Is there a Way Out?

A policy that simultaneously relaxes all the constraints, requires the production of essentials to be restarted, but without jeopardising the health of the workers and of a significant section of the population through community transmission and that whatever is produced is also demanded at the same time. Otherwise, production will only result in inventory accumulation in these sectors.

To avoid the H crisis from spreading, first and foremost, the workforce involved in the health sector needs to be protected through adequate provisioning of personal protective equipment (PPE), a policy measure that has been discussed extensively. What has not been discussed is that this may relax the H constraint, but it does not change the F constraint. For that to be relaxed, the workers in the essentials sector, who need to work in close proximity with each other, also have to be provided with similar but not necessarily identical protective gear along with other facilities, such as accommodation at work sites, to avoid the virus spreading.[6] A point can be raised about the impracticality of using PPE by farmers (or others working outdoors) in the scorching summer heat. What we mean by protective gear is any form of safety equipment, including face masks, gloves, sanitisers, etc, which protects the workers (and, by extension, their family members and other acquaintances) from the virus. Additionally, India could experiment with producing environment-friendly protective gear, instead of the current ones, which are heavily dependent on plastic and other polluting materials. Not only does the production and use of protective gear keep the health crisis from spiralling out of proportion, but it also kick-starts the essentials sectors. This production of protective gear at a mass scale is the novel idea we are proposing. This also solves the AD constraint partially since the state expenditure, whether on production, directly by the public sector units, or through subsidising the private sector for this purpose, also increases demand. So, a state-financed mass-scale production of protective gear that is supplied to both the health and essential goods sectors can relax all the constraints in one go.

It is possible that state expenditure in this form may not be enough to revive the economy fully or create jobs on a scale that can employ all the displaced workers at once. A complementary part of such a policy should be to provide meaningful unemployment benefits to those who have lost their livelihood in the lockdown, and who are not going to be employed in either of these sectors. Some have recommended that it is time to combine transfer in kind, as well as cash, for the next few months to tide over the current crisis (Ghosh et al 2020; Sinha et al 2020). Home delivery of basic rations to all and of essentials plus cash to the tune of ₹7,500 per month per household has been recommended for this purpose (Sinha et al 2020). Such a step also generates demand for goods produced by the essential sector.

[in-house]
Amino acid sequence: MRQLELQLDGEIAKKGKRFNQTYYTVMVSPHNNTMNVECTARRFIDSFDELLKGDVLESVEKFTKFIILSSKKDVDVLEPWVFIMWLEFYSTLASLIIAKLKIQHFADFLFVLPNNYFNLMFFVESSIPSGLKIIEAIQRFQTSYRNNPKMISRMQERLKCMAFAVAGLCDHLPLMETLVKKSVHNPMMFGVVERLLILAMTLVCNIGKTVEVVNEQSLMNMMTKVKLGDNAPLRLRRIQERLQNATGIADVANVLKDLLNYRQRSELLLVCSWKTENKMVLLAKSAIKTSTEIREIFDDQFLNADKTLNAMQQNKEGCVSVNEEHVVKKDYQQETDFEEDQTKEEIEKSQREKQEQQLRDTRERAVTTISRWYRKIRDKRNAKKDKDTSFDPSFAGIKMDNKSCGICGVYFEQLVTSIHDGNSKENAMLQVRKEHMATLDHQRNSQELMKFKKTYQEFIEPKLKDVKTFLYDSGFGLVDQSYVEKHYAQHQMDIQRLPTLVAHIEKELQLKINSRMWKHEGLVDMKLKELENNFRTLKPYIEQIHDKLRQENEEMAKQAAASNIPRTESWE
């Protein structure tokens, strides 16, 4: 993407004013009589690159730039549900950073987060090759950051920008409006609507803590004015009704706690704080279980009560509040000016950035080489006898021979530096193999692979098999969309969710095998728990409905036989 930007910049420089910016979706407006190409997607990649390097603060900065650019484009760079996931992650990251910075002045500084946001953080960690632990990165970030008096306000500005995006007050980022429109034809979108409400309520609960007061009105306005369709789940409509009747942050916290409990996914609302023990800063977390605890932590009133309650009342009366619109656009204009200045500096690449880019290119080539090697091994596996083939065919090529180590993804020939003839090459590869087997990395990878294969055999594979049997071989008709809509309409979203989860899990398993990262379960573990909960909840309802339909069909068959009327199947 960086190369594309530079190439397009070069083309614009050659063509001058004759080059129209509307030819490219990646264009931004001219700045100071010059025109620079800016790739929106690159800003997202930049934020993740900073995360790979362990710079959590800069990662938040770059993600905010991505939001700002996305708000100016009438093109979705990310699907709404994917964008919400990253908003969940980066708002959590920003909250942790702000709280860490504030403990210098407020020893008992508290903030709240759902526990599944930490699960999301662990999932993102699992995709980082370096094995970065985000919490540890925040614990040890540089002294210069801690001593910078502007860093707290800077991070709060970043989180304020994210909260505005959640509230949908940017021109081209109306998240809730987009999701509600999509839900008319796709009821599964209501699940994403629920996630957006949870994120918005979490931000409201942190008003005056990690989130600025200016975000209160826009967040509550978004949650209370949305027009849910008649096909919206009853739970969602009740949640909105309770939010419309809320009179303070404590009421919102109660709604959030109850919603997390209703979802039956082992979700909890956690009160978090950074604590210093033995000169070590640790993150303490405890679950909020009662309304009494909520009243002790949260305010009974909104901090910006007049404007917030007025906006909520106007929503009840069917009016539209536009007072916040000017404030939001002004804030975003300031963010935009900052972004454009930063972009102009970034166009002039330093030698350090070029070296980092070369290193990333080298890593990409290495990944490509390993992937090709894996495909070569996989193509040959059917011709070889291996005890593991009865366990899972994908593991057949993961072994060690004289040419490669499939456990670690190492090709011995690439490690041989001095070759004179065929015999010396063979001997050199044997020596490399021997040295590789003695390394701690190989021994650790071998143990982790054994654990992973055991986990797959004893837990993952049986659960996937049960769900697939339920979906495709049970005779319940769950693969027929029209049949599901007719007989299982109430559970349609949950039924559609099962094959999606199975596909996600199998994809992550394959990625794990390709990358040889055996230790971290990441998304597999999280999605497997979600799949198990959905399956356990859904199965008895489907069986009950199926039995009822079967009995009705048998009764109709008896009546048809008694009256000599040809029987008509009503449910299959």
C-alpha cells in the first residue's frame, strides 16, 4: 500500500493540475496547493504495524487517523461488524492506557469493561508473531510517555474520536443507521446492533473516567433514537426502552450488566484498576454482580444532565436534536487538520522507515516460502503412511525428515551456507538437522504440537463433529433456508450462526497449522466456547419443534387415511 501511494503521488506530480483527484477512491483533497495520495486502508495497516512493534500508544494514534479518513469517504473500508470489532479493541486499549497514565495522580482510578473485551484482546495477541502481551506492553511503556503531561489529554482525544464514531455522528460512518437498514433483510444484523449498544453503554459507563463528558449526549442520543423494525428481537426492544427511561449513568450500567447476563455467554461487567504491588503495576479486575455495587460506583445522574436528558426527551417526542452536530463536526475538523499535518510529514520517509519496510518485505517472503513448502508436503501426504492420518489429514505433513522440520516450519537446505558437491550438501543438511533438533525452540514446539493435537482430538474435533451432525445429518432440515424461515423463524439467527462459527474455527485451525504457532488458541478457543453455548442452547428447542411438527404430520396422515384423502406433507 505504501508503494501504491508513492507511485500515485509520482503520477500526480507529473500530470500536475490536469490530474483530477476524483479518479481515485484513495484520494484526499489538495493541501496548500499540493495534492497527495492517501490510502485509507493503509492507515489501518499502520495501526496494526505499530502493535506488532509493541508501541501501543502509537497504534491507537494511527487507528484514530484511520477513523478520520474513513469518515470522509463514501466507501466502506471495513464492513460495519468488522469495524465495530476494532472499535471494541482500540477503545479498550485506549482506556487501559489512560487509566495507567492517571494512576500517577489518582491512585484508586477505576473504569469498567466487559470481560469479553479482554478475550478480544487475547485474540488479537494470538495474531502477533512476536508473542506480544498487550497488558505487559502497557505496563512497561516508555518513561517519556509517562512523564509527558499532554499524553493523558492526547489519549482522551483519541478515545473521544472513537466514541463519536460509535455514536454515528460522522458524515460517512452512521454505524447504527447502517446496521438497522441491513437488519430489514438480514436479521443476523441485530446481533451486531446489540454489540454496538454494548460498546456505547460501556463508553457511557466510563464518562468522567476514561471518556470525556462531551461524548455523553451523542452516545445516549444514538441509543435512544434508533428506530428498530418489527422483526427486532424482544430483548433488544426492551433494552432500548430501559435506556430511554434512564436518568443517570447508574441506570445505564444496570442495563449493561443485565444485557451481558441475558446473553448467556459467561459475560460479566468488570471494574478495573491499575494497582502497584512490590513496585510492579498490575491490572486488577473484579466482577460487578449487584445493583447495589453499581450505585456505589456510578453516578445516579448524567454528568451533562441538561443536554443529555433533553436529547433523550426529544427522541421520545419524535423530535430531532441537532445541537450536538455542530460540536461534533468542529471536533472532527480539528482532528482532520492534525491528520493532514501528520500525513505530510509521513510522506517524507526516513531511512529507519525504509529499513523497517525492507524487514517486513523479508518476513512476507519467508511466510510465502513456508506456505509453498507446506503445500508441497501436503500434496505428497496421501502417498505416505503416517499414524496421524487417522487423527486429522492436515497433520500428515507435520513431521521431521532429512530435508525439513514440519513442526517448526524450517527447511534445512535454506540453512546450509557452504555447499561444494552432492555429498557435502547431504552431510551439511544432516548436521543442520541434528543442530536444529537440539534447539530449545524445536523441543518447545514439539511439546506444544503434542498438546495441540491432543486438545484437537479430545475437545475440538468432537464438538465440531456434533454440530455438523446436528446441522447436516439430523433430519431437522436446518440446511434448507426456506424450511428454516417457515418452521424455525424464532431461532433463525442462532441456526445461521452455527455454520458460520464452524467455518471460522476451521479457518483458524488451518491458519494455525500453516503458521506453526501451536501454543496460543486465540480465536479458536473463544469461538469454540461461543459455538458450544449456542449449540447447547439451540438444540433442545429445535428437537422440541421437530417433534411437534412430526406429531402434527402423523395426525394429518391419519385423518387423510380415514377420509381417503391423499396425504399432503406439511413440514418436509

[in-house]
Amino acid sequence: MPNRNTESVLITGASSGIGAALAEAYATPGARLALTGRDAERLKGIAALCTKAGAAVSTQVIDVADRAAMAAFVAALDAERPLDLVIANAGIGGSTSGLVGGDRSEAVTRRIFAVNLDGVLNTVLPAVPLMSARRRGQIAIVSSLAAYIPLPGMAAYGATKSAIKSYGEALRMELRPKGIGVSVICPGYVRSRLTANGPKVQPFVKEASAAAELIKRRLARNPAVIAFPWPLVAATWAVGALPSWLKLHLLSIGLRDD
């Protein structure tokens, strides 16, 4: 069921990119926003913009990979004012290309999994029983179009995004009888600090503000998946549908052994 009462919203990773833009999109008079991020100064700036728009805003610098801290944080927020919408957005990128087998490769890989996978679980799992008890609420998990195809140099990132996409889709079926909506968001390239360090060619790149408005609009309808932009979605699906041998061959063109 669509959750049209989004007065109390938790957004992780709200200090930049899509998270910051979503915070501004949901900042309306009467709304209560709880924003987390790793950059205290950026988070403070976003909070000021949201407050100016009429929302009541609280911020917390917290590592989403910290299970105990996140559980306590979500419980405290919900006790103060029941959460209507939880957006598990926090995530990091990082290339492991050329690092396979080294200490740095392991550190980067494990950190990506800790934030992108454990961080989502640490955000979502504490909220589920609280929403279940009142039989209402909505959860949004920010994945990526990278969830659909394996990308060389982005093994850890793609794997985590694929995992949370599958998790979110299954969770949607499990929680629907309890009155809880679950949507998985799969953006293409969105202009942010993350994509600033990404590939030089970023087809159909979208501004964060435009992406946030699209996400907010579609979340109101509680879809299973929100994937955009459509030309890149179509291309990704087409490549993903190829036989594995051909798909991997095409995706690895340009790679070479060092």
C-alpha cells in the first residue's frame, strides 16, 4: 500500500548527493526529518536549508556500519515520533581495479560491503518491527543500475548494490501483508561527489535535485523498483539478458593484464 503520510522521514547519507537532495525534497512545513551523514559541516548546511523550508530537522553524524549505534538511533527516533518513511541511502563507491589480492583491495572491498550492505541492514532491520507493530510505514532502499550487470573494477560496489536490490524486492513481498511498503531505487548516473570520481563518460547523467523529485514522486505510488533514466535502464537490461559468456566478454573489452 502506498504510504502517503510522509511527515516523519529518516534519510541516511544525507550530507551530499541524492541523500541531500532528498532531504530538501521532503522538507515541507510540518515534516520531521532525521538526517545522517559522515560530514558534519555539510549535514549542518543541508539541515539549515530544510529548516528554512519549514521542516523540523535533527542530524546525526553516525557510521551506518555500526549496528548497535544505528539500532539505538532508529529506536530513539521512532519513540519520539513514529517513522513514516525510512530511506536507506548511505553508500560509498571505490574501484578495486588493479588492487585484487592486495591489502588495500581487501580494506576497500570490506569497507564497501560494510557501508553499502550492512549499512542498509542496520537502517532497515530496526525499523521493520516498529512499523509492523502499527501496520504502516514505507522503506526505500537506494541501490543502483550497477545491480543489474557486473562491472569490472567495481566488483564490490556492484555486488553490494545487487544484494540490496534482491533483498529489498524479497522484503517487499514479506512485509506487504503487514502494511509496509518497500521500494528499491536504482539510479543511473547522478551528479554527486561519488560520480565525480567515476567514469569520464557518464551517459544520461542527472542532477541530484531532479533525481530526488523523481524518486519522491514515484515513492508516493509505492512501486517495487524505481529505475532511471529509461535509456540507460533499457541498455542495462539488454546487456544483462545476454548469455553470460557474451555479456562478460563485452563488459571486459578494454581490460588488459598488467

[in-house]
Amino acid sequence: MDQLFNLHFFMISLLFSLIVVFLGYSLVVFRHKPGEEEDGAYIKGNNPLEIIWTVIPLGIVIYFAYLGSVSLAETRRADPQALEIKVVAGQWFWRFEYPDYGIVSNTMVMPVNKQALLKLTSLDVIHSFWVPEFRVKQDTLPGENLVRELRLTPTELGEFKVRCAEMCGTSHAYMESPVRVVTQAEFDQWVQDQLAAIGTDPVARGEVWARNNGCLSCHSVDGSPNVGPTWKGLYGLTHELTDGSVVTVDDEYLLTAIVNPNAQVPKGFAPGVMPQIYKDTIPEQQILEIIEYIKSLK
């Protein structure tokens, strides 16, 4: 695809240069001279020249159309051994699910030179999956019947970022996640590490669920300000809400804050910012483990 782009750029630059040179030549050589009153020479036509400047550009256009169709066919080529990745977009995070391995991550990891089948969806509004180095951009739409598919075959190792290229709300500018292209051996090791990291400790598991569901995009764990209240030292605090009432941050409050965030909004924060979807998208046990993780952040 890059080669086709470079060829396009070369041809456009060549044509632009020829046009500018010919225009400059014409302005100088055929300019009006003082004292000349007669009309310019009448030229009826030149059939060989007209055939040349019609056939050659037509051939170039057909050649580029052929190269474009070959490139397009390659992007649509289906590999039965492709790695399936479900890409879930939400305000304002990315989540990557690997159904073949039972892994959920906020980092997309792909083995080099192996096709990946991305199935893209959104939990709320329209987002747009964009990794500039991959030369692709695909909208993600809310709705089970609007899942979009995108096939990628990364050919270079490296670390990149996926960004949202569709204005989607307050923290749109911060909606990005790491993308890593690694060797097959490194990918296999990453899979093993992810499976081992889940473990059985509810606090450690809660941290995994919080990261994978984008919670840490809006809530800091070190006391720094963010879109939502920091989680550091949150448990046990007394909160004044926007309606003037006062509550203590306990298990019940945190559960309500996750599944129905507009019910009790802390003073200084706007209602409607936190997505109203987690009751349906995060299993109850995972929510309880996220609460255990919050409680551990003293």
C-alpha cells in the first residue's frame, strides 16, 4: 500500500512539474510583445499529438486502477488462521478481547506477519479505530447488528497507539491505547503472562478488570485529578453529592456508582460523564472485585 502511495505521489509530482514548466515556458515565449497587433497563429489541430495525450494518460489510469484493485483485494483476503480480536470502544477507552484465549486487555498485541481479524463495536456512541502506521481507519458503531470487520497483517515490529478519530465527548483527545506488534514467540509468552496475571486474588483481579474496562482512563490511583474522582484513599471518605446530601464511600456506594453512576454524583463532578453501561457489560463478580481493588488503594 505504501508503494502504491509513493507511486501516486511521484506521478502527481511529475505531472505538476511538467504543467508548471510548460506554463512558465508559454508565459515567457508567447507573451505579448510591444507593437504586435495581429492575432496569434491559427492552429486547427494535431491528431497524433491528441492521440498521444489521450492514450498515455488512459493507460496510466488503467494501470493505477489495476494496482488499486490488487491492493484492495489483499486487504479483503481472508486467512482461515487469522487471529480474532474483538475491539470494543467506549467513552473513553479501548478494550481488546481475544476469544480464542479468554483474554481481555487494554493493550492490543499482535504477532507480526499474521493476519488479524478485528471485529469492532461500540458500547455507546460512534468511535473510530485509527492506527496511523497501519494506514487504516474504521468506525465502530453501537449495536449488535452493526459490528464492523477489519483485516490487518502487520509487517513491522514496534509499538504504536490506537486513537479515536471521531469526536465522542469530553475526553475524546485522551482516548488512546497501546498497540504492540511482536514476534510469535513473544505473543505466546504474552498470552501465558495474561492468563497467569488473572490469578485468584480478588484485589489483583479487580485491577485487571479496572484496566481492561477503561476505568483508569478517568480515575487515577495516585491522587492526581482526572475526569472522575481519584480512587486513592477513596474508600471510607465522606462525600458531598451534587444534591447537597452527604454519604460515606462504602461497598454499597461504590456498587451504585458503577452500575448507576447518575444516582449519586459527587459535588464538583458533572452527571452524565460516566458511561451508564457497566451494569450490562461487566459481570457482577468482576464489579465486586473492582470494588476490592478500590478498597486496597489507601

A mass-scale production of test kits, PPEs, masks, etc, will have two effects, apart from containing the health crisis, on the economy. One, this increases direct employment in the PPE production industry, even as it facilitates the creation of employment in the essential goods sector. And two, this mitigation strategy has a strong basis because the agricultural sector, which a large share of the Indian workforce depends on, is a part of the essential sector by and large.

One may, however, object to this mass-scale production of PPEs as a possible waste of resources in the long term. But that is not necessarily the case. First, since this equipment constitutes consumables, they will not leave a trace of excess stocks in the long run; and second, this does not require capital to be “locked in” in the long run, which means the readjustment after the crisis will be relatively smooth, since retrofitting capital equipment is possible. In fact, as the workers have themselves proposed in the US, this could be done even by the automobile sector with its existing machinery (Pezenik 2020).

A valid question can be raised: If essentials can be revived, why not revive the entire economy in this manner? There are two arguments that may be advanced against this. First, in the short run, greater investment in the non-essential sector may require a lower investment in either the essential sector or the health materials production sector or both, which are not desirable. And second, apart from the twin dimensions of the COVID-19 crisis involving health and the economy, there is another crisis looming large in the background—the climate crisis. The capitalist system characterised by commodity fetishism and the resulting unsustainable ecological framework has ended up in growing carbon emissions in the world. And, since carbon has a long life (100,000 years), these emissions build up as stocks in the atmosphere, which have been gradually warming up the planet. These emissions themselves are quite skewed with the rich (individuals as well as countries) emitting far more carbon than the poor, but the latter face the brunt of its devastating impact on their health and living conditions (Magdoff and Foster 2011). Monbiot (2007) puts it succinctly: “The effort to tackle climate change suffers from the problem of split incentives: those who are least responsible for it are the most likely to suffer its effects.” 

As a result of the sudden halt in economic activity, a large part of which caters to the rich, emissions have declined. Many of these activities are not central to the working people of the world in terms of consumption, though some workers do obtain employment. In such a crisis, a meaningful policy objective would involve protecting the workers in these industries and not necessarily the profits that accrue to the capitalists in these industries. Workers in these industries could be protected through an unemployment allowance. In fact, an economy functioning in a way, as proposed herein in the medium run, may allow for a process of reflection on critical issues of climate change and how to confront them through political mobilisation. What is proposed here is reminiscent of a planned economy (especially in times of war). If a mobilisation of resources could be done for war, then something along the lines can be done this time around when the future of the working people of the world is at stake.